Skip to Main Content

This story was made available early to subscribers of STAT Plus.

COLUMBUS, Ohio — Two days after getting an experimental cancer therapy last May, Max Vokhgelt spiked a fever of 105.2. Surprisingly, he and his doctors saw it as a good sign: It meant the specially engineered cells coursing through his body were doing their job, attacking the leukemia he had been battling on and off for seven years.

As expected, his fever subsided. From his hospital bed in St. Louis, Max, 24, phoned his grandmother, Alexandra Armstrong. “His voice was firm and energetic” in a way it hadn’t been for days, she said. “He said, ‘Bubba, my fever went down. I won. In five or six days, I will be cancer-free.’” It was the last conversation they ever had.


That night, Max began suffering seizures and became delusional. He lost consciousness and soon was put on a ventilator to help him breathe. Two days later, at 7:25 a.m. on May 24, he was declared brain-dead and the ventilator was turned off. His father, mother, younger brother, and a rabbi were at his bedside.

Unlock this article by subscribing to STAT+ and enjoy your first 30 days free!

  • I feel terrible for the family but this is to be expected in phase 1 trials. The WHOLE idea of the phase 1 process is to determine is this XYZ safe and then if safe is it effective. In MANY Ph1 trials people die and the issue is less public since the trials are done in places other then St Louis or Philly. EVERYONE involved in a phase one trials needs to expect to ether die or see negative effects overshadow the potential positive ones. You are NOTHING more then a guinea pig and need to accept that. This young man made his own mental impression of a drug as a savior when no scientist even the folks at Juno ever expected it to work. They expected it to POSSIBLY show some positive results but surely a brand new category of drug on its first trial is not expected to make miracles happen. His enthusiasm should have been to be involved in ground-breaking science NOT to be cured. He needed to accept his death was eminent and this was his chance to make a societal difference. AT 24 that is a tough thought process to accept.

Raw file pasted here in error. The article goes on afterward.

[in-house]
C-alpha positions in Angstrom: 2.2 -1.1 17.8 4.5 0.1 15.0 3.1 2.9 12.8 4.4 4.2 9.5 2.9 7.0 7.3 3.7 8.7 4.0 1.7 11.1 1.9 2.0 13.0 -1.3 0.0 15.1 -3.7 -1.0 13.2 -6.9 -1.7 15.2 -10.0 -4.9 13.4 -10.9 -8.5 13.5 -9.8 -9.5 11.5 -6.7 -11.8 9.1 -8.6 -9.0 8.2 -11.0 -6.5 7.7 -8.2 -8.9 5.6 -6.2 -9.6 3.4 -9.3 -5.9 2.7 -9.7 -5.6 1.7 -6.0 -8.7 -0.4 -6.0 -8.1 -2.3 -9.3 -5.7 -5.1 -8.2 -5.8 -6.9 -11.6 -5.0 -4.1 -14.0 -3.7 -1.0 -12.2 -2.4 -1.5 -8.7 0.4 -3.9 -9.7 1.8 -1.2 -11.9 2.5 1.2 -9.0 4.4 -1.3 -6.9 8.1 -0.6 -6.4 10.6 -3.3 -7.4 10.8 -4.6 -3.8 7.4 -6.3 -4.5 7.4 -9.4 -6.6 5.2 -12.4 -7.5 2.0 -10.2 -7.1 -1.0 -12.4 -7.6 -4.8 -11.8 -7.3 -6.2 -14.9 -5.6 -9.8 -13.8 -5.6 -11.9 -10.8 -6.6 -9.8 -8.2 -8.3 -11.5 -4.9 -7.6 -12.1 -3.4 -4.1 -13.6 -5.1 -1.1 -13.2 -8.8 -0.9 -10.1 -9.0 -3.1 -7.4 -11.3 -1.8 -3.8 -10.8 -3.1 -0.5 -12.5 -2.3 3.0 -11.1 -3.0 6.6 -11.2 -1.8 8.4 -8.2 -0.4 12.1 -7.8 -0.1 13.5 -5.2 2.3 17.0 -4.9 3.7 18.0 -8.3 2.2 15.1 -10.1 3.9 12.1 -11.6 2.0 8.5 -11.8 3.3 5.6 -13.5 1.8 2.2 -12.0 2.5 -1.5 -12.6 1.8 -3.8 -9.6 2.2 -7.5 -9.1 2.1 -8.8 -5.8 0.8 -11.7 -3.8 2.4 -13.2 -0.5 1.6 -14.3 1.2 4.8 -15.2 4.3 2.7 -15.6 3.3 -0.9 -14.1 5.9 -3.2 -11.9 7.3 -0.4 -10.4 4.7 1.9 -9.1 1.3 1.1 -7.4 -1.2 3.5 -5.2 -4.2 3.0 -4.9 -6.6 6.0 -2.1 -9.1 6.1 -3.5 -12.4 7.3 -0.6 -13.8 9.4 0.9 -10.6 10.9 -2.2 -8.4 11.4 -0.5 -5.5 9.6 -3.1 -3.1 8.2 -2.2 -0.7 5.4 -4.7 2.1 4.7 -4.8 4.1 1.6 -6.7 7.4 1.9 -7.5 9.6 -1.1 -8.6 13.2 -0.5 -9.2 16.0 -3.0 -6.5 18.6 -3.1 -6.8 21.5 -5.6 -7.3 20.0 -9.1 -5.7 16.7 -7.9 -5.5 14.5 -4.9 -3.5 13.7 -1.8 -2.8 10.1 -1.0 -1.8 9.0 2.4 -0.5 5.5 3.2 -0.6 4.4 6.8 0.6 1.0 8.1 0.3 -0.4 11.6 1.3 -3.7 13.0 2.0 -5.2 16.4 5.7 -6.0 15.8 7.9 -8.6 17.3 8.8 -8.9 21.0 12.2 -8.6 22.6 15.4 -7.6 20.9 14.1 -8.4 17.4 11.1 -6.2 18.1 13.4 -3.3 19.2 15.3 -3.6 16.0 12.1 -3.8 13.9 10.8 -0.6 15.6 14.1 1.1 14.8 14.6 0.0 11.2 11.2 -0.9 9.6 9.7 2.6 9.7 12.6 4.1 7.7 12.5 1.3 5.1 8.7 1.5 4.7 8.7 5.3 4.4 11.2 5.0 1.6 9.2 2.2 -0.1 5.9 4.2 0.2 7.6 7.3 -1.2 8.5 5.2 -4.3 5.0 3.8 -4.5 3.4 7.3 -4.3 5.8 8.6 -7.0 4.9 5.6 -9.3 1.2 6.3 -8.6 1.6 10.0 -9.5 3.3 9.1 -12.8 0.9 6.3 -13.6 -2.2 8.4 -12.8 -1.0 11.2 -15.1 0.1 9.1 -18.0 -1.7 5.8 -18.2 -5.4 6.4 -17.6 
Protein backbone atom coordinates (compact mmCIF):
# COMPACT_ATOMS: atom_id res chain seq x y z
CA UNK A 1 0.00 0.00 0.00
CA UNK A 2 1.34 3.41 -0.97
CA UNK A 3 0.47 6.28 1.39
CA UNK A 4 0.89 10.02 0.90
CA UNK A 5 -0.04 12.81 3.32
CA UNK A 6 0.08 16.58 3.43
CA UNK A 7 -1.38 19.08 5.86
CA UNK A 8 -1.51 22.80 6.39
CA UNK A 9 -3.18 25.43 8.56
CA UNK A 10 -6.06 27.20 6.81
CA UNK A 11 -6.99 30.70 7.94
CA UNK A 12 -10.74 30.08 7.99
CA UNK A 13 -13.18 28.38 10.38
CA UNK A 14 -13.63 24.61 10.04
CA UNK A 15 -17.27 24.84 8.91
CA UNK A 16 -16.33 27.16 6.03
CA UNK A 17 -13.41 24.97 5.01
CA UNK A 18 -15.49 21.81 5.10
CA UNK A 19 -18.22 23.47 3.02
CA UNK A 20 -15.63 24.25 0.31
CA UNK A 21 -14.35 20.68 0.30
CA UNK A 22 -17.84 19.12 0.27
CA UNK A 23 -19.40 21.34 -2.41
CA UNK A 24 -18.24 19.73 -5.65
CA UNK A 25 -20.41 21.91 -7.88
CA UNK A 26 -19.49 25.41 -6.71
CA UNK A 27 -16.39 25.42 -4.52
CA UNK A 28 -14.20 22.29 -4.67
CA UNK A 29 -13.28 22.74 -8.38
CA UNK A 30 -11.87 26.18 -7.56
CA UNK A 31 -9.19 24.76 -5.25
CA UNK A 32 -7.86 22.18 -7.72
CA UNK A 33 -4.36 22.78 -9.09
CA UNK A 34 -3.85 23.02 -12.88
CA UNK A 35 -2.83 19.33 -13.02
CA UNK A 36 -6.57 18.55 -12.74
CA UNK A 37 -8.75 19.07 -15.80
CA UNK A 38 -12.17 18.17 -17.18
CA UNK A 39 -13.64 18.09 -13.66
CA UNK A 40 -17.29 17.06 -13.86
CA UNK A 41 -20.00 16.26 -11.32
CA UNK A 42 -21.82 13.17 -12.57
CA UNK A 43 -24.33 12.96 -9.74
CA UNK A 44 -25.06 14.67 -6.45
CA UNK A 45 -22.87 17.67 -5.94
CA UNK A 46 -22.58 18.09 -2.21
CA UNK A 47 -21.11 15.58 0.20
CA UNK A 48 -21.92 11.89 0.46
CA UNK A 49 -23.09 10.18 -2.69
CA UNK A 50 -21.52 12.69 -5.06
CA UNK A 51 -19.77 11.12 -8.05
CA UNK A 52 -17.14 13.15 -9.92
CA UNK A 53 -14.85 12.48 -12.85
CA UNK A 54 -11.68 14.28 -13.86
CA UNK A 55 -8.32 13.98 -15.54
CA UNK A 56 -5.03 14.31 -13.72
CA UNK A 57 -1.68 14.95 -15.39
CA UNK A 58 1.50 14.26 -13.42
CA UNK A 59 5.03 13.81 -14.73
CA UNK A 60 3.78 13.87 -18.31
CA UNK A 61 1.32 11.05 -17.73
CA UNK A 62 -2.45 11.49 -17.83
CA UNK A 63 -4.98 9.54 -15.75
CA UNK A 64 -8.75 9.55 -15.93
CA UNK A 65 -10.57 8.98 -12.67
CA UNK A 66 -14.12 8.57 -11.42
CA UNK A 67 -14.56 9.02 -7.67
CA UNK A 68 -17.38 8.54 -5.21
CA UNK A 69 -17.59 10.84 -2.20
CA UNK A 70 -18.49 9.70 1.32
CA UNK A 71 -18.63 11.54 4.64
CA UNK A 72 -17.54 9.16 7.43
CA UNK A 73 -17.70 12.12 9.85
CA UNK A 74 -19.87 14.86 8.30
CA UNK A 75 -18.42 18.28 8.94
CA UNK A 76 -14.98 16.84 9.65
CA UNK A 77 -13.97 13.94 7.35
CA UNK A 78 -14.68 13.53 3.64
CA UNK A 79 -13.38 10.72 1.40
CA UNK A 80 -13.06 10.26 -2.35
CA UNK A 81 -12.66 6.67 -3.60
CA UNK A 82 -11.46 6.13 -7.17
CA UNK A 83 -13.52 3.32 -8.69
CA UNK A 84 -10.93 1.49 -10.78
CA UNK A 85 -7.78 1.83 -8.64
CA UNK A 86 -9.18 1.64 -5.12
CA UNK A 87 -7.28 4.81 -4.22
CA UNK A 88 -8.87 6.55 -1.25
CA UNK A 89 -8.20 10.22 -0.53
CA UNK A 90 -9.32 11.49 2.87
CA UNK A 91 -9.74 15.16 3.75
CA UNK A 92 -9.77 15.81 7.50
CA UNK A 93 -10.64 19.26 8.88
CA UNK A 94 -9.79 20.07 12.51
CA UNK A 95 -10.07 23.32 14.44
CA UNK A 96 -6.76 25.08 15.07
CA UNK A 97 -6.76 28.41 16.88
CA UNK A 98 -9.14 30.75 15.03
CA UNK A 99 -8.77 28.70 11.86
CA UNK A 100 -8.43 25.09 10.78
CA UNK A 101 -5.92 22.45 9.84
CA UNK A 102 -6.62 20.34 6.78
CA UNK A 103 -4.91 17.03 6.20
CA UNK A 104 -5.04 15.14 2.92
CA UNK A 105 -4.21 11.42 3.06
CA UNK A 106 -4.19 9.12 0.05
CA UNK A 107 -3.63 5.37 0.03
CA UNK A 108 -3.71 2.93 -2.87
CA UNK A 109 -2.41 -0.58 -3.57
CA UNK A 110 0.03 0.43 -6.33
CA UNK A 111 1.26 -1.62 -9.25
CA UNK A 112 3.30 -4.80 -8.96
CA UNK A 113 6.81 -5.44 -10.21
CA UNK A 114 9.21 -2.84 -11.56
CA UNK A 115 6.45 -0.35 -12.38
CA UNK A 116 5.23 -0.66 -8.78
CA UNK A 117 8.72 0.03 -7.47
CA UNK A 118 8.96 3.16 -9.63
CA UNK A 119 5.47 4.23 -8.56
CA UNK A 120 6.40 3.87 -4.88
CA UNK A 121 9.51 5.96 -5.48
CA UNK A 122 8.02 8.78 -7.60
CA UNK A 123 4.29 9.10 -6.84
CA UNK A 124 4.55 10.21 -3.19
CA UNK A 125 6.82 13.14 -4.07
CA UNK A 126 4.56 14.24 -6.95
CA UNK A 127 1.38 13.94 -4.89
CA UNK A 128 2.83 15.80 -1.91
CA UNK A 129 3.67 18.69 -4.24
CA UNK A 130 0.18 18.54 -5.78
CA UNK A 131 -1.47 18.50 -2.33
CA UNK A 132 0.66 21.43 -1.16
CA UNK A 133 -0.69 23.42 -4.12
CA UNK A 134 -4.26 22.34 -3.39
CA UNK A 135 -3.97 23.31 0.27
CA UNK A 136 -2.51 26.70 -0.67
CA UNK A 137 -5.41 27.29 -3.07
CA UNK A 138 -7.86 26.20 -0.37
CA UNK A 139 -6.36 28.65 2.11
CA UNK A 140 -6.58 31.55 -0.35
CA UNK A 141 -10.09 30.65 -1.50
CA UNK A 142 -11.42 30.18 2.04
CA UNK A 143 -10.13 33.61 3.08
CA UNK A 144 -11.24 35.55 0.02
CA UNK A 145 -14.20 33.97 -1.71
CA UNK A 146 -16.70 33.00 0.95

I have been a surgical oncologist for 30++ years and personally have stage 4 cancer and yet I won’t even try a PH1 trial as the risks are simply too great. Now I guess if I was 24 and full of the energy of life I might be enamored to think that I could be the Henrietta Lacks of the drug world but in reality the family here needs to realize that his death is a good thing it allowed Juno to go back to adjust their CART product to get it back in with much better results for the next 3000 people who need it
    Dr D

  • What those people in health industry lack is empathy. If Max was their son, would they use such yet speculative harsh applications on him. It is the greed that makes them do this. Just look at how much the company CEO is earning from the despair of Max’s relatives and this beaituful person.

    • As I learned early in my career even if you put the possibility of death in a consent form it has no exculpatory value if the patient actually dies during the trial. As legal defense mechanisms informed consents are not worth the paper they are written on.

  • Please, do not send me to an article that has a link for a paid subscription! If you want people who review industry news on your site- ask them AFTER they read your “Exclusive” You just might get folks who sign up….

    • Instead of remonstrating get off your ass and find another website that ran the full article. I’ve done that with pieces that were supposedly Exclusive but somehow popped up on another site. If you really can’t find it elsewhere immediately wait a few days and it will. I respect that you’re saving your pennies for your Archie subscription.

Comments are closed.